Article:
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NeuroLogic - Pituitary Pathology, Subtle to Obvious

Spring 2010

Pituitary Pathology, Subtle to Obvious

Date: March 1, 2010


“Not all pituitary tumors are visible by imaging, even with MRI,” explains endocrinologist Roberto Salvatori, with the Pituitary Center at Johns Hopkins.

Diagnosis, then, can depend on being adept at interpreting motley signs—often subtle ones that cross multiple systems. A rise in body fat, a drop in muscle mass and raised total cholesterol, for example, might not be picked up as a pituitary matter. But as a specialist, Salvatori is alert to the ways a wash of growth hormone signals a somatotrophic adenoma in an adult patient.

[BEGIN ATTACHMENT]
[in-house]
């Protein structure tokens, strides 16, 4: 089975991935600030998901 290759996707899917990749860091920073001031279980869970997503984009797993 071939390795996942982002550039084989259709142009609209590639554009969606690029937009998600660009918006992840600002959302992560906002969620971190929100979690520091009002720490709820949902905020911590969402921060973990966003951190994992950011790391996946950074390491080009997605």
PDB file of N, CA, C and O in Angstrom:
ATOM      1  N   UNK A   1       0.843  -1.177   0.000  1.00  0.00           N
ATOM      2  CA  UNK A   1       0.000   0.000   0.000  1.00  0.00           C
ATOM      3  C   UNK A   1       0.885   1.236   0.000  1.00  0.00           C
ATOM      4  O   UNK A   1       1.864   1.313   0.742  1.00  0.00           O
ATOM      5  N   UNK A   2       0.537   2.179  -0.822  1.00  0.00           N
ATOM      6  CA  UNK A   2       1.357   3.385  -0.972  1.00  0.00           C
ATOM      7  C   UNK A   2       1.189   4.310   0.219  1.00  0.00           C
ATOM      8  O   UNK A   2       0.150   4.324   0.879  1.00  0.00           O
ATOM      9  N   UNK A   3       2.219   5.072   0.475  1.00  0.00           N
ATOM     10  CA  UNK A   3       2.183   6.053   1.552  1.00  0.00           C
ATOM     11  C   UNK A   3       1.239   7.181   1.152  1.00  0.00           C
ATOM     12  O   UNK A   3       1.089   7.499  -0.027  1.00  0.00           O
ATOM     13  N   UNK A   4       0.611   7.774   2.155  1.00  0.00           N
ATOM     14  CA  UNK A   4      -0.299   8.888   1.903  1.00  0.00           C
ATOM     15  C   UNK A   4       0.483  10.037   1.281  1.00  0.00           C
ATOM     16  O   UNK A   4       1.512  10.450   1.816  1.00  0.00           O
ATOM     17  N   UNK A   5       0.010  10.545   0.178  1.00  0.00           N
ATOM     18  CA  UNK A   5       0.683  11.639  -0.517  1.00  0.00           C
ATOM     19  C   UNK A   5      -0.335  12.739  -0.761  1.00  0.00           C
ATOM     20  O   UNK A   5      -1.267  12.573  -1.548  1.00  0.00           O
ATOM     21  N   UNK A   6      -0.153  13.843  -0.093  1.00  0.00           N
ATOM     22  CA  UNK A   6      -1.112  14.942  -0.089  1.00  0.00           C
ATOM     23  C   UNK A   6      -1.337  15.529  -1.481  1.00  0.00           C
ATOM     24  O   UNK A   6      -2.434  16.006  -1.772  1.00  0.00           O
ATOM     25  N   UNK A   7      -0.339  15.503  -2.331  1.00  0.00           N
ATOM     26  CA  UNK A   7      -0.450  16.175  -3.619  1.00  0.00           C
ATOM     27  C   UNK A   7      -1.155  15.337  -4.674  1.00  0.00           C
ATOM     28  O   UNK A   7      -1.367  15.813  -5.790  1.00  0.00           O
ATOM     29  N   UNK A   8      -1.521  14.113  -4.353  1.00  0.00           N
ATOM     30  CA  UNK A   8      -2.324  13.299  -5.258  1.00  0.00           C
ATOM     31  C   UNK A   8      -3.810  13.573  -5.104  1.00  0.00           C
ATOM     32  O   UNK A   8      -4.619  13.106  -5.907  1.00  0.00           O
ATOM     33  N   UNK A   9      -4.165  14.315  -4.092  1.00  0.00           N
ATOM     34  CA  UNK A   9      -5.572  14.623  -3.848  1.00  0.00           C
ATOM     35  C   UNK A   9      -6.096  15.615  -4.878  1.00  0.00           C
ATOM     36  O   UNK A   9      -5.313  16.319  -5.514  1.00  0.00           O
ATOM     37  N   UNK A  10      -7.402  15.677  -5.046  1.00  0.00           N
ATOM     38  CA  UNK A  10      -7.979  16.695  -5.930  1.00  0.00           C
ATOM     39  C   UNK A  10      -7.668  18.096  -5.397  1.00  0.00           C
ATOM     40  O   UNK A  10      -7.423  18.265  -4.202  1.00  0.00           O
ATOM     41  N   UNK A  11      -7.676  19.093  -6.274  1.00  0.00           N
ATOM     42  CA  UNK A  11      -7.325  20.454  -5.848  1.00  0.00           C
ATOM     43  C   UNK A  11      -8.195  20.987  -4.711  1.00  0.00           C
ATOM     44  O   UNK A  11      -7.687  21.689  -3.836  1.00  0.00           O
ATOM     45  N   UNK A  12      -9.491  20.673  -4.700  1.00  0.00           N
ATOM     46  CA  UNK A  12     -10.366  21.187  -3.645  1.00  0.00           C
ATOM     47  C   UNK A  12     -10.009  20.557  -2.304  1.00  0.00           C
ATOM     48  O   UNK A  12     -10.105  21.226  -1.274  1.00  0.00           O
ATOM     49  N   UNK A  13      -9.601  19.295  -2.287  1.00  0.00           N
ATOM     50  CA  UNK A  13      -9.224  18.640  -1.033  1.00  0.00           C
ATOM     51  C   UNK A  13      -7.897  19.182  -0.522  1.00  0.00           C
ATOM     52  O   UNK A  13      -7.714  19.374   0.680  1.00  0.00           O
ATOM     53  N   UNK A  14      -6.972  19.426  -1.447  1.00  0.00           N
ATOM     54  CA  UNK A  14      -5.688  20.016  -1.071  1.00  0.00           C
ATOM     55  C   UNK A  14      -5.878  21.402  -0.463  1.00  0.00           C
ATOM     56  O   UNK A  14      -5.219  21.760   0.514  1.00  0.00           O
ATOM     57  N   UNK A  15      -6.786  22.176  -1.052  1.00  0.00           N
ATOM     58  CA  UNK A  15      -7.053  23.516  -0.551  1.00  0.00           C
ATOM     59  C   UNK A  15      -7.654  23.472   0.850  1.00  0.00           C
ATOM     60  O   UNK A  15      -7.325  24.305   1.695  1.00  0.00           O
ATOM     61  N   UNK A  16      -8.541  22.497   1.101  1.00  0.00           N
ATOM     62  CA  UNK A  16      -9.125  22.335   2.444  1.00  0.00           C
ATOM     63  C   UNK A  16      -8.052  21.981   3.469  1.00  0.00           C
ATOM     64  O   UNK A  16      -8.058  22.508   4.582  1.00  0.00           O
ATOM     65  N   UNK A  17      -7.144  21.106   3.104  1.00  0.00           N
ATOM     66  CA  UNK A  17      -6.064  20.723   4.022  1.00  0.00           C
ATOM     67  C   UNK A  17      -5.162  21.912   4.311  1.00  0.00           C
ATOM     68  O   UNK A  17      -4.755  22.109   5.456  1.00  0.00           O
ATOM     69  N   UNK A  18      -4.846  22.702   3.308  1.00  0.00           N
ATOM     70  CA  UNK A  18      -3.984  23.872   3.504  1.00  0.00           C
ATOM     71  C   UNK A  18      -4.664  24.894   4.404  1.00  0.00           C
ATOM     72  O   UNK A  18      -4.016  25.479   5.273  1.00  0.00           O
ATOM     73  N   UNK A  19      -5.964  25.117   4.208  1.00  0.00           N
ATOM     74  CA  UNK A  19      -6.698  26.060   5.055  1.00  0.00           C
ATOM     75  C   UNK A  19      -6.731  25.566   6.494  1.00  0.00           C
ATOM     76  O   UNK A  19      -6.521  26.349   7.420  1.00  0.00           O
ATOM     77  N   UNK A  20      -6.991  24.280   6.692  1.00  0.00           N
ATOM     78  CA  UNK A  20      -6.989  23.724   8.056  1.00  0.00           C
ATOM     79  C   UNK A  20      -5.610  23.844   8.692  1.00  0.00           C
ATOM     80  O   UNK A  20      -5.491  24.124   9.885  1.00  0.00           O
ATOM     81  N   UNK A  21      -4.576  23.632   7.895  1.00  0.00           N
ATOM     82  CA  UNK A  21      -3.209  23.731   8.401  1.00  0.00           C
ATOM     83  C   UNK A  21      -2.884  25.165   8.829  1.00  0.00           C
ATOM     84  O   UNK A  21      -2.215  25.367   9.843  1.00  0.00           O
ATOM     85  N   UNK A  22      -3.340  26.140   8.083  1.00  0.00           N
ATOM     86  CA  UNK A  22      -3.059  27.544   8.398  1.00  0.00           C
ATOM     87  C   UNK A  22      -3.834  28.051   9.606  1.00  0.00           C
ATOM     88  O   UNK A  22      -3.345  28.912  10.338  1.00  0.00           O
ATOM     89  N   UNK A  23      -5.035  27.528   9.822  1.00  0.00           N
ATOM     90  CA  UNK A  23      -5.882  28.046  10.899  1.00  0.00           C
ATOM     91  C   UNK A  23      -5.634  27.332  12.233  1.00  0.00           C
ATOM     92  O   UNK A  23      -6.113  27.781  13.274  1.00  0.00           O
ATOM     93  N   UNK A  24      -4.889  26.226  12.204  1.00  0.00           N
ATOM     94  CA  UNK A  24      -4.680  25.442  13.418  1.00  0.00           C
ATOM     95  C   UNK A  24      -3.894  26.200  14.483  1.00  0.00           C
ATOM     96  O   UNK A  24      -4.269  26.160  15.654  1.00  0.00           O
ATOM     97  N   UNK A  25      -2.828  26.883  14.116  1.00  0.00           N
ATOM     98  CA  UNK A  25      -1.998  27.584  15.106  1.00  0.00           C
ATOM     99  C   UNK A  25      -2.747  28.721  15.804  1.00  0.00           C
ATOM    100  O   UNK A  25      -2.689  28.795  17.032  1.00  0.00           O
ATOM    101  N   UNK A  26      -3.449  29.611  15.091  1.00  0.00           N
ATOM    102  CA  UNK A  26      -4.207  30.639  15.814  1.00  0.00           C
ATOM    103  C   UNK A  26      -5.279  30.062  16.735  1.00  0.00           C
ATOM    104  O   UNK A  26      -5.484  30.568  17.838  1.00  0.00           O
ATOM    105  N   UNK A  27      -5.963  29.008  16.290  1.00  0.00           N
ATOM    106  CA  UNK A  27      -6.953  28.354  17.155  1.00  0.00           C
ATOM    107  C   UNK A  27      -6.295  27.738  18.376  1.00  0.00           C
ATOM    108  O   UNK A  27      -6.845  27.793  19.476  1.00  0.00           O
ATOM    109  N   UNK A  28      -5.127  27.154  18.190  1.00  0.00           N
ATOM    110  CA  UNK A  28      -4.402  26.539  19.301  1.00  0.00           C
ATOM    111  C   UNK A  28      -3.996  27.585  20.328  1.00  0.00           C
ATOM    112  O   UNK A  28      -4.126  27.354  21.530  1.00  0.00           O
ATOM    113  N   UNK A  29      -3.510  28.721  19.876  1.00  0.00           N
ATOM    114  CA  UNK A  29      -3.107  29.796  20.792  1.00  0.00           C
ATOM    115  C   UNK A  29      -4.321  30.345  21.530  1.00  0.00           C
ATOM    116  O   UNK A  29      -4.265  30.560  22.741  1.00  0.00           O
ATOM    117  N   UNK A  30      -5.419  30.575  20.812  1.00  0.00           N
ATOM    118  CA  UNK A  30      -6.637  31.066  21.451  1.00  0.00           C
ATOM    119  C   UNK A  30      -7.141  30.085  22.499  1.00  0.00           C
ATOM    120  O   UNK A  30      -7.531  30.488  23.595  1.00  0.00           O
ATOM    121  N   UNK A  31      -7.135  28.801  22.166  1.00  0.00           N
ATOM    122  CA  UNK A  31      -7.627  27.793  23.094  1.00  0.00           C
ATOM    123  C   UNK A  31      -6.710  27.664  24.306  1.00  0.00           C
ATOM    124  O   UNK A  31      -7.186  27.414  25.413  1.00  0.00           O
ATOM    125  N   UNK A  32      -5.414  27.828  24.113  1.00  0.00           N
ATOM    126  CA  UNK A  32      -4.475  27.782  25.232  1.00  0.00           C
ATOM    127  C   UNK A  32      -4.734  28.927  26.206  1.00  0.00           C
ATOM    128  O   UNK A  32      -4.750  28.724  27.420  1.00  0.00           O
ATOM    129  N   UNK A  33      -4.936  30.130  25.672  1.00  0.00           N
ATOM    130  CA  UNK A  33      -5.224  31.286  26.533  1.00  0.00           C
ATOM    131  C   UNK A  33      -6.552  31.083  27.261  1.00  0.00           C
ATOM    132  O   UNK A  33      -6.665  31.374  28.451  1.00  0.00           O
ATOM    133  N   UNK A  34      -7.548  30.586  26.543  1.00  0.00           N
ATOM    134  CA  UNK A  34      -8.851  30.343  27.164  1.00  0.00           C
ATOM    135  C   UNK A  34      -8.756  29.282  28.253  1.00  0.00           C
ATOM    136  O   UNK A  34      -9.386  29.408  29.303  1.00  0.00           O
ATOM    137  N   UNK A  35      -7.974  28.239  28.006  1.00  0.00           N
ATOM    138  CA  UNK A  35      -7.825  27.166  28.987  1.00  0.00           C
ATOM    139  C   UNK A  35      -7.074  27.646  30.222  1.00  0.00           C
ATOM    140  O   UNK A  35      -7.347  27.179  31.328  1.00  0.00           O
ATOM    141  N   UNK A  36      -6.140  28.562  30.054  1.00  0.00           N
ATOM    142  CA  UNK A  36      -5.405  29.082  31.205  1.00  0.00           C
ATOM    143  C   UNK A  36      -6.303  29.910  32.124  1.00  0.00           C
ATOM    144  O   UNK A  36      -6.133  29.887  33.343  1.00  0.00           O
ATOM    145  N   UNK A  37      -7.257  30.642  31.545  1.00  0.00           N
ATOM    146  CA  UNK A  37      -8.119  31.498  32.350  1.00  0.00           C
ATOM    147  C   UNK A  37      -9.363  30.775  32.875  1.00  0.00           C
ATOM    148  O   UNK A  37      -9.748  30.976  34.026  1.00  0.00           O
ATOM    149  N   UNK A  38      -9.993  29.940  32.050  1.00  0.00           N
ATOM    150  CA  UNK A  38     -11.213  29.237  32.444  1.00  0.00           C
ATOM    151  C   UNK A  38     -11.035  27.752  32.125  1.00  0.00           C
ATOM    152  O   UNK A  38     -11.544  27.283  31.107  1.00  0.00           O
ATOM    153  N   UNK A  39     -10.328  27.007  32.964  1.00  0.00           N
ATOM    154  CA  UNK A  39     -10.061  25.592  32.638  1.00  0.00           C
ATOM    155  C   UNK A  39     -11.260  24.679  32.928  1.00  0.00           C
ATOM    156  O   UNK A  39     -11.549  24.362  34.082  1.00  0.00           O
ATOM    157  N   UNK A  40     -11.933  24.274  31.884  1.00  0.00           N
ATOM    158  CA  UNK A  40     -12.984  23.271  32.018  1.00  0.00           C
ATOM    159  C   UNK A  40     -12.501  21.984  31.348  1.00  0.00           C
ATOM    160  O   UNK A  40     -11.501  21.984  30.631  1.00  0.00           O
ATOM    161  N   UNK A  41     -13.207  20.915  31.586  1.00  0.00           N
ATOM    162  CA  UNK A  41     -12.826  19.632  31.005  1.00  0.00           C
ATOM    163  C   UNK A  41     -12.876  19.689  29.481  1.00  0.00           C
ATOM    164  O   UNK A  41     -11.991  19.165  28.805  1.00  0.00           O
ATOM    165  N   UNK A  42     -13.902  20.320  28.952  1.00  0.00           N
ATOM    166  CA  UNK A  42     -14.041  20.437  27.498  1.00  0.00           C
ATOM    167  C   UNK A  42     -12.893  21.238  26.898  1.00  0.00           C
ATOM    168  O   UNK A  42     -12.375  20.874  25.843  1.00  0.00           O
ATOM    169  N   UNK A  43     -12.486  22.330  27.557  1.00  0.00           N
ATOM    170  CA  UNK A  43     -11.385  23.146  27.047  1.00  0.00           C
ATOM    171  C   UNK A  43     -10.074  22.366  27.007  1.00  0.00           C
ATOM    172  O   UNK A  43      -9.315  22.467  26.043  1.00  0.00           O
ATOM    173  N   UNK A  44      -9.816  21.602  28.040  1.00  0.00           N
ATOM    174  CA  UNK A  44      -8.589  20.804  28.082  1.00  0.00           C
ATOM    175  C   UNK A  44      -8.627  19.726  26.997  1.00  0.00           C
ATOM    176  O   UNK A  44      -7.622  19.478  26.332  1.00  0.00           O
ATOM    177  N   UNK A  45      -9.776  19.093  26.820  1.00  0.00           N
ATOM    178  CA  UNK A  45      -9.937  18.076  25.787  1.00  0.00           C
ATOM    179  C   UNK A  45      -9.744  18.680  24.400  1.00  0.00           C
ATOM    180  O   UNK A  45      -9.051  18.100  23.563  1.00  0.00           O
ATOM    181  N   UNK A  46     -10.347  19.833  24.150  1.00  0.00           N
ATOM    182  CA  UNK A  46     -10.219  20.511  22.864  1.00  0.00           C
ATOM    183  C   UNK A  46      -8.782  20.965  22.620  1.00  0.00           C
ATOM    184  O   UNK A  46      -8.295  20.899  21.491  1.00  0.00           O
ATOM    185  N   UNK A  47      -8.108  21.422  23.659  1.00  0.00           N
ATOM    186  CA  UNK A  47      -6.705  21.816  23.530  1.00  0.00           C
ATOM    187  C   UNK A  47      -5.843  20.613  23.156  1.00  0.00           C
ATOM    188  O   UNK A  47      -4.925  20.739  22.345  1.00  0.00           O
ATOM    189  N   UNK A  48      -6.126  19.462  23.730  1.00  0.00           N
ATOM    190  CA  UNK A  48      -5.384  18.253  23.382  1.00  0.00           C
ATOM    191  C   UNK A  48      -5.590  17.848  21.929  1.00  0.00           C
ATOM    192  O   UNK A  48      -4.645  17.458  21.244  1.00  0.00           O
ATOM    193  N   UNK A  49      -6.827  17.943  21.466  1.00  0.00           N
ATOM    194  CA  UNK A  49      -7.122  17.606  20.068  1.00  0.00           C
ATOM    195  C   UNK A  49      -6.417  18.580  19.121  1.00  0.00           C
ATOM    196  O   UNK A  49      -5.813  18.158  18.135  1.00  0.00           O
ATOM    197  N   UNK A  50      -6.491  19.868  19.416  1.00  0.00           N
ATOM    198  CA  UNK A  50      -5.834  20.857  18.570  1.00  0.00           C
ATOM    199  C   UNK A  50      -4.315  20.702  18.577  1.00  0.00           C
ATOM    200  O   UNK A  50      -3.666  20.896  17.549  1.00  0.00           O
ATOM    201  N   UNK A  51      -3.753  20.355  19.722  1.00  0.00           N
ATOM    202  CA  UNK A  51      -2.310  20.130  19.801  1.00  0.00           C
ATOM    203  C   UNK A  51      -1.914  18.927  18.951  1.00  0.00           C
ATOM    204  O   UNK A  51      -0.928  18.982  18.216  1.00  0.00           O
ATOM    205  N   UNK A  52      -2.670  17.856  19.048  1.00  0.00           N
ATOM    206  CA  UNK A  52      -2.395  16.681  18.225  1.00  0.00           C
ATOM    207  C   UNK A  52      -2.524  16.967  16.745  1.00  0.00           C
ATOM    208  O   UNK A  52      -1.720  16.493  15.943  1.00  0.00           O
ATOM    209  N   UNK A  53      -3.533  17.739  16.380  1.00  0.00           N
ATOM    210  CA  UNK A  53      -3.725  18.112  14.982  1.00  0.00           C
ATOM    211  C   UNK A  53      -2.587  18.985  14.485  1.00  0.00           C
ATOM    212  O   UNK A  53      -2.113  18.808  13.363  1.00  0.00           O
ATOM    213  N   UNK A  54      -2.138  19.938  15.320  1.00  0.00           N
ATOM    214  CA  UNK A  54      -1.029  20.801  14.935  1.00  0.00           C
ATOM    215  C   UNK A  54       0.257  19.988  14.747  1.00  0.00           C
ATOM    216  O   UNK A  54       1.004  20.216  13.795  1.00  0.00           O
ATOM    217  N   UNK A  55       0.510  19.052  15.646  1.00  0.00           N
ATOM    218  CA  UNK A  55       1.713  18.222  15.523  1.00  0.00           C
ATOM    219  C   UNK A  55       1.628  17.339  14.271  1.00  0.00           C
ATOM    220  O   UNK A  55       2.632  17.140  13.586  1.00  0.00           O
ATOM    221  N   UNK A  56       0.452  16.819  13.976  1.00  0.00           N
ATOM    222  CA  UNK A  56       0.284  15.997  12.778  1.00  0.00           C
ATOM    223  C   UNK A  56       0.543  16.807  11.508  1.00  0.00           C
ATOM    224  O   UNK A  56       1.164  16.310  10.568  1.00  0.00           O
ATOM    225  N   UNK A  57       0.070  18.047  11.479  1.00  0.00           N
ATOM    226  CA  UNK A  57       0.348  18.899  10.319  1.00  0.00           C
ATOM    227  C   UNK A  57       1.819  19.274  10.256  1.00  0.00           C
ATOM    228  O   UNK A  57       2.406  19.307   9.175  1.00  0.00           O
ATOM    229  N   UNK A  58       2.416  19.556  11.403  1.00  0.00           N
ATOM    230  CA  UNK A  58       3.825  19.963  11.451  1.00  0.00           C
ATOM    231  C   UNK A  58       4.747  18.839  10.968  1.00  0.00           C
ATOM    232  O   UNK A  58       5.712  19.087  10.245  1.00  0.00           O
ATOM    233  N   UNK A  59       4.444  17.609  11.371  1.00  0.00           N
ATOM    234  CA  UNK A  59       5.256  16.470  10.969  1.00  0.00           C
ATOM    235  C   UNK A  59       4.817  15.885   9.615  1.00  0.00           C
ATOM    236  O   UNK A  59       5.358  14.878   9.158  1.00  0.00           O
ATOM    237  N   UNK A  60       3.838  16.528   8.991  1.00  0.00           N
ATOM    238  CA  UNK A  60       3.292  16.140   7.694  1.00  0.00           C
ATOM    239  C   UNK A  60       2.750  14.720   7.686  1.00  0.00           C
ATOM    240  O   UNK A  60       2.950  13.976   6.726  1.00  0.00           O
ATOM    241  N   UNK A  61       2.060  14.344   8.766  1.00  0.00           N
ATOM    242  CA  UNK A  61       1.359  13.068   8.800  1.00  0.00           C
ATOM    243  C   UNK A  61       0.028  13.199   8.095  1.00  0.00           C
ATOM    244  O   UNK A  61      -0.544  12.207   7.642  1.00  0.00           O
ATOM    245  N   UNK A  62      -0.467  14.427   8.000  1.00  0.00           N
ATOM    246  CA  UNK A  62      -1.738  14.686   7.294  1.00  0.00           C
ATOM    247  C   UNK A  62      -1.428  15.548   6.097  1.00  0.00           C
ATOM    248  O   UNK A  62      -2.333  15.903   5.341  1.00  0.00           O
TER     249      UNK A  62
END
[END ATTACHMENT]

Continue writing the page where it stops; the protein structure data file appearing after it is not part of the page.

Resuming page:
The Pituitary Center maintains a staff of 16 clinicians who excel in delivering highly specialized, patientspecific care for pituitary pathology. Patients are triaged by one of two endocrinologists and nurse coordinator Rita Pach, who arranges single-day visits. Pach also sets up as-needed appointments with the center’s neurosurgeons, neuroophthalmologists, otolaryngologist or specialized radiation oncologist.

The clinicians are quick to work with a patient’s referring physicians—from gynecologists to dentists—who have found the suspected “incidentalomas,” as Salvatori calls them, or confirmed the tumors that then send patients to Hopkins.

The center also has a reputation for its extended follow-up care.

For information: 410-955-4526

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